100 The Constitution of 1795 (Year III)
A middle-class constitution which was opposed by both the royalists & the radicals. Contained a bill of rights which contained both duties & rights of French citizens. Duties included respecting the property of other persons, and respecting the safety of others. Separation of Powers was a hallmark of this constitution.

101 The Constitution, continued
Elections: All literate adult males would vote for electors who would in turn vote for members of the legislature. Only men with property which provided an income equivalent to the price of 100 days of labor a year could serve as electors.

102 The Legislative Branch
The electors voted for a two-chambered legislature. The Council of 500: (lower house) consisted of 500 members The Council of Elders: (upper house) consisted of 250 members over the age of 40). Members of the executive branch were nominated by the Council of 500 and elected by the Council of Elders.

103 The Directory The executive branch was the Directory, which was a council of 5 men. Oct. 1795: royalist coup was put down by Napoleon Nov. 1795: Coup led by Babeuf, (of the Society of Equals). Put down by Napoleon, and Babeuf was beheaded. Unfortunately, the Directory became overdependent on the army.

104 Problems of The Directory
Assignats were essentially worthless, so they were withdrawn from the economy & only hard currency was accepted. War: after 1795, France was still at war with Austria & England. Since war was expensive & the gov’t was bankrupt, many generals lived off of their own estates & became independent.

105 Legislative Corruption
In the elections of 1797, royalists won many seats, but the Republican members violated the Constitution by calling on Napoleon to drive out these legally elected deputies. This “coup d’etat of Fructidor (Sept. 4, 1797) put the legislature in the hands of the army & proved to the public that once, again, France had another corrupt government.

106 More Wars Treaty of Campo Formio (1797): negotiated by Napoleon, it forced Austria to recognize French control of N. Italy. 1797: Napoleon invaded N. Africa and seized Egypt from the British. The British, under Admiral (Lord) Nelson, responded by sinking the French fleet in Egypt. Napoleon abandoned his men and returned to Paris 1798: 2nd Coalition Formed (England, Austria, & Russia)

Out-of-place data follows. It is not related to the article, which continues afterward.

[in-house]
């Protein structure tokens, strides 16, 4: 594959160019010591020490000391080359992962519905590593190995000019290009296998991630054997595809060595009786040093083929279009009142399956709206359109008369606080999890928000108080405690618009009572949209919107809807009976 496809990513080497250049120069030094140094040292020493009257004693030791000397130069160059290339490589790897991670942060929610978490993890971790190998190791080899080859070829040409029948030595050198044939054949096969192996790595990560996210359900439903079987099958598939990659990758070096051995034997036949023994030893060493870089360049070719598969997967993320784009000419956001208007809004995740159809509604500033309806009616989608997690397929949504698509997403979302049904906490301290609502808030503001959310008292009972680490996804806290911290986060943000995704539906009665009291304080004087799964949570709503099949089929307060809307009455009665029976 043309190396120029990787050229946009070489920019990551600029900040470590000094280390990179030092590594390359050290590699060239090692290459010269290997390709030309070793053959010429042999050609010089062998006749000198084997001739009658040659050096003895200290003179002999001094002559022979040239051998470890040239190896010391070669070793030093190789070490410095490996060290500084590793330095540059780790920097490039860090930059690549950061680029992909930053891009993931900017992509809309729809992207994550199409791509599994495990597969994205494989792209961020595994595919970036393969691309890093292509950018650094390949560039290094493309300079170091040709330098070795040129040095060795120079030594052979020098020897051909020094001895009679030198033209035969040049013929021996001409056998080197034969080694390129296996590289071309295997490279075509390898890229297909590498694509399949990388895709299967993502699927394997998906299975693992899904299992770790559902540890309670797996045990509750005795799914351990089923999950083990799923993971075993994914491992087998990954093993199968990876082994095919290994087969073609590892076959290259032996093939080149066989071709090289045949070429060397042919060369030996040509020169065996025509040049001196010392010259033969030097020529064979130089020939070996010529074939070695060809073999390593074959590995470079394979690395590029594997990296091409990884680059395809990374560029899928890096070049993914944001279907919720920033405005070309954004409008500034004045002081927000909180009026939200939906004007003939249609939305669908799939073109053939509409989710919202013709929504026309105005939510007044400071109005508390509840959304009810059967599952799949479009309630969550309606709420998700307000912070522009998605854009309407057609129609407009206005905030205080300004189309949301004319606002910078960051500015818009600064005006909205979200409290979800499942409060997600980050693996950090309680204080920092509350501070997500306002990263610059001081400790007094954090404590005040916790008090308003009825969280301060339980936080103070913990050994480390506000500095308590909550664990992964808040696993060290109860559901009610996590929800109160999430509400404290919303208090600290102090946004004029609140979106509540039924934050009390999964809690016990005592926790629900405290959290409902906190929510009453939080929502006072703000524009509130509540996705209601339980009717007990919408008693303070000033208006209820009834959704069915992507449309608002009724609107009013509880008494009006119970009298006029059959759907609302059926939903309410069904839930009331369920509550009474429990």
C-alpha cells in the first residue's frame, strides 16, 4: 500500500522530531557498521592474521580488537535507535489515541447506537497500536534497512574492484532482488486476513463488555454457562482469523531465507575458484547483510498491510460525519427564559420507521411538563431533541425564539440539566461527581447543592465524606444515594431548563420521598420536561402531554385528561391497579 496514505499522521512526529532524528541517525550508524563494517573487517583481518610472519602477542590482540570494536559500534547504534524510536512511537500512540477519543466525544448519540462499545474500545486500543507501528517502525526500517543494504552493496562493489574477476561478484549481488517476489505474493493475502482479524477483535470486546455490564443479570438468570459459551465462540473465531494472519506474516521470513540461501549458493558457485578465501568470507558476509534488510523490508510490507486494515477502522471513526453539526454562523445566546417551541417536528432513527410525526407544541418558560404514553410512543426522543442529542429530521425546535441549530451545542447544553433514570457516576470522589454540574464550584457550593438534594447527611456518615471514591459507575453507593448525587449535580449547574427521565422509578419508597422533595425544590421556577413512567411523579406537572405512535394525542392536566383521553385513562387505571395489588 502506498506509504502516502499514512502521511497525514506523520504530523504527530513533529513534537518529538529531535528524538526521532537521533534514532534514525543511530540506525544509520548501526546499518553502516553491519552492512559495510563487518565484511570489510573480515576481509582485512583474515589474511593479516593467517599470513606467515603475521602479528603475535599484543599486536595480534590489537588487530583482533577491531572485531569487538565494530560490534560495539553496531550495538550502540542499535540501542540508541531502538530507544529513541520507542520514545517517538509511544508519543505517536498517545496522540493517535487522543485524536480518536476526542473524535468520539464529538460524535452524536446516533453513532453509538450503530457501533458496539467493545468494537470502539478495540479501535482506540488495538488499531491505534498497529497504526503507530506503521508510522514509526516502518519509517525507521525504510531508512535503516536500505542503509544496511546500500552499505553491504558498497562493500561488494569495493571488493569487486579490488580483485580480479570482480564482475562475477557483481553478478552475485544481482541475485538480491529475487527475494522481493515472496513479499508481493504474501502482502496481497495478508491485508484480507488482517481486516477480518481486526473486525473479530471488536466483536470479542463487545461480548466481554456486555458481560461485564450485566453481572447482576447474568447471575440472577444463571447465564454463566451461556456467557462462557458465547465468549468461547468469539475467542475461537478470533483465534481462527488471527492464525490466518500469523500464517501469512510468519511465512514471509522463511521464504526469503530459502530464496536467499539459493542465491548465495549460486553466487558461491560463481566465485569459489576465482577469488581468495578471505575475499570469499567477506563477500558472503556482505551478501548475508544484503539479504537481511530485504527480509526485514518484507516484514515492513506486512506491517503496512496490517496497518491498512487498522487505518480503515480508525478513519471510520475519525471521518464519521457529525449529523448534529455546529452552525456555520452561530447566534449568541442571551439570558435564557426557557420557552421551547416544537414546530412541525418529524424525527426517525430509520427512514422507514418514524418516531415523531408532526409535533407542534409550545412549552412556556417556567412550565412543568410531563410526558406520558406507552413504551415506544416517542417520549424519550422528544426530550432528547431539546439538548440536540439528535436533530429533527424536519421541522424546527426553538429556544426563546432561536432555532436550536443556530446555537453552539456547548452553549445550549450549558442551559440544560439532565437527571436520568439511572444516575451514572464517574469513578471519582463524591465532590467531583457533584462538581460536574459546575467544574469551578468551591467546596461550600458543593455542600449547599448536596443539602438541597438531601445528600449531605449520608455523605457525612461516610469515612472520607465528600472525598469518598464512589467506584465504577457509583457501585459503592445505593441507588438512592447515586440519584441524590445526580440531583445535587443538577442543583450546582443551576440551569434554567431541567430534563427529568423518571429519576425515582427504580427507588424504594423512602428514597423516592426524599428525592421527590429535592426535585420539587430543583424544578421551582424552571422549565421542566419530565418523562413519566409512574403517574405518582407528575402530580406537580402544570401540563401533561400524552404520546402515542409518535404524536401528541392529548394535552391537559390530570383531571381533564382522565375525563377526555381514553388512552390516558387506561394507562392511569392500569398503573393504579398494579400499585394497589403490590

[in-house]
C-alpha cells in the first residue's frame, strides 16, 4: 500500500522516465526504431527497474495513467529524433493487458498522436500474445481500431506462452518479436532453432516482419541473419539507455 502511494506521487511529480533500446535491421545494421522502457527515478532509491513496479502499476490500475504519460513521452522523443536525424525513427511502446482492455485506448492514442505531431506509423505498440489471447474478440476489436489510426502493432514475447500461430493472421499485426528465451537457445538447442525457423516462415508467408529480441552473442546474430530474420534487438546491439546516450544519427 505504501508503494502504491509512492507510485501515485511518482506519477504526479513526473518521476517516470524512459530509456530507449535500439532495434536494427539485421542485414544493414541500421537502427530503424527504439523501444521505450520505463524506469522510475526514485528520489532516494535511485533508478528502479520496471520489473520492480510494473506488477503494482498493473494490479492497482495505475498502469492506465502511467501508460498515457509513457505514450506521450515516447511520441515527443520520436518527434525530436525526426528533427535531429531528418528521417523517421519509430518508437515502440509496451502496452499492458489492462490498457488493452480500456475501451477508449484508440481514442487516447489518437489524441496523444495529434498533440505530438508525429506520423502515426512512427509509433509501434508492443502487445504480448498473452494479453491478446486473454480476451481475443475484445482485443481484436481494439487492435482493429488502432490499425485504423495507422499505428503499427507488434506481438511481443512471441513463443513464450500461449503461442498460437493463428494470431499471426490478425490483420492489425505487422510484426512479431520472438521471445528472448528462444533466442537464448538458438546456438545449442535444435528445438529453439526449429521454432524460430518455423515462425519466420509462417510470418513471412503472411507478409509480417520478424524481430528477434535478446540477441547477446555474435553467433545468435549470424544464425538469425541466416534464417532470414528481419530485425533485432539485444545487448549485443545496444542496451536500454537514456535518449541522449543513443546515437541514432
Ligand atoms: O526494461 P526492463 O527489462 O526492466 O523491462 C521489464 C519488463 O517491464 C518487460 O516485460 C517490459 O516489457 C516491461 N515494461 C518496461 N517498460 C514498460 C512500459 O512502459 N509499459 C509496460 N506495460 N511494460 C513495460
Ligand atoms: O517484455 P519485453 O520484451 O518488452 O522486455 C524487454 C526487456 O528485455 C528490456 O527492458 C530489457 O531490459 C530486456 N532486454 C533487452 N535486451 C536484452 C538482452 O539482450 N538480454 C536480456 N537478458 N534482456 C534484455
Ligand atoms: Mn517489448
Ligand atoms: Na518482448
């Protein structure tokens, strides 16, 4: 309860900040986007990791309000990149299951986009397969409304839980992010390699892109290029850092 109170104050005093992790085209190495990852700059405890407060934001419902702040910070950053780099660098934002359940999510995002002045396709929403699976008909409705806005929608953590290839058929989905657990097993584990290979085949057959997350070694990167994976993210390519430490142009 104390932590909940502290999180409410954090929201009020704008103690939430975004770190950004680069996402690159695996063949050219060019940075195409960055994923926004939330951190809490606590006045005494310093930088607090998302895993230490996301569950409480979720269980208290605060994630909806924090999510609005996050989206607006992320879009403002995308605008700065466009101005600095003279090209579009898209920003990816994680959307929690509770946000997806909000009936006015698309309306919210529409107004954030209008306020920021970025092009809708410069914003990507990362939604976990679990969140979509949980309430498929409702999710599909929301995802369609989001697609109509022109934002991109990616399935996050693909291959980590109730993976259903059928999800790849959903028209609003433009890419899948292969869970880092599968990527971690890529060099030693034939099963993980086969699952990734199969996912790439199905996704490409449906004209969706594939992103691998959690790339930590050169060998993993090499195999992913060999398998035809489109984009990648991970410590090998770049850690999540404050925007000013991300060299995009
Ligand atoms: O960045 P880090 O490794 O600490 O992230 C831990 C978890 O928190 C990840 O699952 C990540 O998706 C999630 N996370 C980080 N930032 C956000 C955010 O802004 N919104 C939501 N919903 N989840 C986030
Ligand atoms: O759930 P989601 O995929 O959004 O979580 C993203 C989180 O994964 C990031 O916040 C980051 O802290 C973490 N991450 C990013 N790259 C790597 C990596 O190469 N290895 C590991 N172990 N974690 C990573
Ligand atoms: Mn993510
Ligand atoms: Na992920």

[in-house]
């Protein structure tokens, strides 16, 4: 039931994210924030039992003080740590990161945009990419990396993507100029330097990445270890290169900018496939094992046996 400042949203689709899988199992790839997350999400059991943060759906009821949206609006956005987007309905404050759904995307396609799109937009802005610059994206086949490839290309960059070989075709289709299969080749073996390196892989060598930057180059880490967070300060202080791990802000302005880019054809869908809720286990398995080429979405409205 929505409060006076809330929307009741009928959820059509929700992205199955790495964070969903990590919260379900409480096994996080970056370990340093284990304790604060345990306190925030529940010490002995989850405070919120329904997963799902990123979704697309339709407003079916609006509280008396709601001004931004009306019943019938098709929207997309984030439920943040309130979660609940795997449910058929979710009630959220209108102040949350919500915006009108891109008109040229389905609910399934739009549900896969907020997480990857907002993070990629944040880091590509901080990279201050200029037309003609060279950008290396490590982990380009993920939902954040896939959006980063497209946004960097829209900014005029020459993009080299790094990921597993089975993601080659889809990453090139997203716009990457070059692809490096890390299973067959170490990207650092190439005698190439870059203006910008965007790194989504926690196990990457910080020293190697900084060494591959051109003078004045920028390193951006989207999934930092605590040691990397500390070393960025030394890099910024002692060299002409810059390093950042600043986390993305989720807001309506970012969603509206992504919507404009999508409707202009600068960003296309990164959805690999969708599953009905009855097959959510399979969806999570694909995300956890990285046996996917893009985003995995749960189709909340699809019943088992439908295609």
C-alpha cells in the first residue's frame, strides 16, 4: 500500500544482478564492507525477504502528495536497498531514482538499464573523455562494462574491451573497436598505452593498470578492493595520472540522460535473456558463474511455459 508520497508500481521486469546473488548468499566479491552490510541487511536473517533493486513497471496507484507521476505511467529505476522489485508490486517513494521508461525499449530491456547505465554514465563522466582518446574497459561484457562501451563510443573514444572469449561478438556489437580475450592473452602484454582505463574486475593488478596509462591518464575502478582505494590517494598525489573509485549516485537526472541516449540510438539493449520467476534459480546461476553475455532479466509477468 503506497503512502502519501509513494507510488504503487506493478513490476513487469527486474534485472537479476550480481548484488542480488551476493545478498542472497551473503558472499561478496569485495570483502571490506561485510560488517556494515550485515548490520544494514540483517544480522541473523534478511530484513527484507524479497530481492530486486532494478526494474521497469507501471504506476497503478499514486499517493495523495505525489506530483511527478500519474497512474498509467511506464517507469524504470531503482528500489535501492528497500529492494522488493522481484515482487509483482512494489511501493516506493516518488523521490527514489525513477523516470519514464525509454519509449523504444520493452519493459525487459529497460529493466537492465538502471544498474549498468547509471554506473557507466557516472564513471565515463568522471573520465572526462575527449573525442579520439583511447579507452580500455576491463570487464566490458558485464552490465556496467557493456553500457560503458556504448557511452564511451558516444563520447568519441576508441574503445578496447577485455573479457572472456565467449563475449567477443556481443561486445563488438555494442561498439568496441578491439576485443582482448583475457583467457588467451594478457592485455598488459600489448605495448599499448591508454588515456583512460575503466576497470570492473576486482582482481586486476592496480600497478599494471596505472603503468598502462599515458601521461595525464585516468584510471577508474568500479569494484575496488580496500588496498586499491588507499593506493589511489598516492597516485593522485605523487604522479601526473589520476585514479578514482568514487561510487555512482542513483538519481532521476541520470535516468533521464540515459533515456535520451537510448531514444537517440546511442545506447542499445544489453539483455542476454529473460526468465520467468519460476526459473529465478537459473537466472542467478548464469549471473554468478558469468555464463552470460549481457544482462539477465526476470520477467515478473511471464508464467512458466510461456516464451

107 The Coup of Brumaire (1799) Faced with economic, military, and political disasters, two of the five Directors, Roger-Ducos and Abbe Sieyes, asked Napoleon to form a new government. Napoleon and the two directors forced out the other three and used troops to drive out a majority of the legislature. Pretext = threat of a Jacobin plot

108 The Constitution of 1799 (Year VIII)
Established the Consulate: triumvirate dominated by the First Consul, Napoleon. Deceptive, because it appeared to be democratic, but it really gave most of the power to the 1st Consul. 1799: Napoleon became 1st Consul--elected by the people for a 10 year term. In reality, he was a military dictator.

109 The Consulate Duties of the 1st Consul included:
making laws in conjunction with the Council of State (which was appointed by Napoleon) commanding the army declaring war & peace selecting government officials. The legislature was ineffective, and gave one branch the right to pass laws but not debate them, and the other branch the right to debate them, but not to pass them.

110 Voting Rights All male citizens could vote for electors (who had property qualifications). Electors then drew up lists of nominees for seats in the legislature and the judiciary. Finally the same electors voted on the members from their combined lists. People thought the system was democratic, so in 1802, they voted Napoleon “1st Consul for life.” Since he was given the right to choose his successor, this basically established a hereditary monarchy.

111 Napoleon’s Accomplishments
1804: elected to be the emperor for life Although he was essentially a dictator, Napoleon gave France an efficient and generally honest government and instituted many needed reforms in the areas of government administration, the law, the Church, education, and finance.

112 Centralization of Government
Napoleon appointed prefects to rule each department, creating a centralized but still somewhat democratic government. Napoleon created the French secret police force to keep order. They practiced strict censorship, and suppressed all opposition. The gov’t officials were loyal to Napoleon, because most were either family members or lower class individuals who had risen to their positions based on their abilities.

113 Concordat of 1801 Signed by Napoleon & Pope Pius VII, it lasted until 1905. The Church recognized the legitimacy of the French gov’t and renounced claims to church lands lost during the revolution, and the French gov’t could appoint bishops. The tithe was also abolished. In return, the government paid all ecclesiastical salaries and ousted all of the clergy who had signed the Civil Constitution of the Clergy. Napoleon also agreed to make Catholicism the “religion of the majority of Frenchmen.”

114 Code Napoleon ( ) This legal code consolidated the many conflicting laws inherited from the various governments and specifically addressed four areas: Civil, criminal, commercial, and penal law. Introduced into all areas conquered by France Guaranteed equality before the law, but favored the Prosecution over the defense.

115 Code Napoleon, continued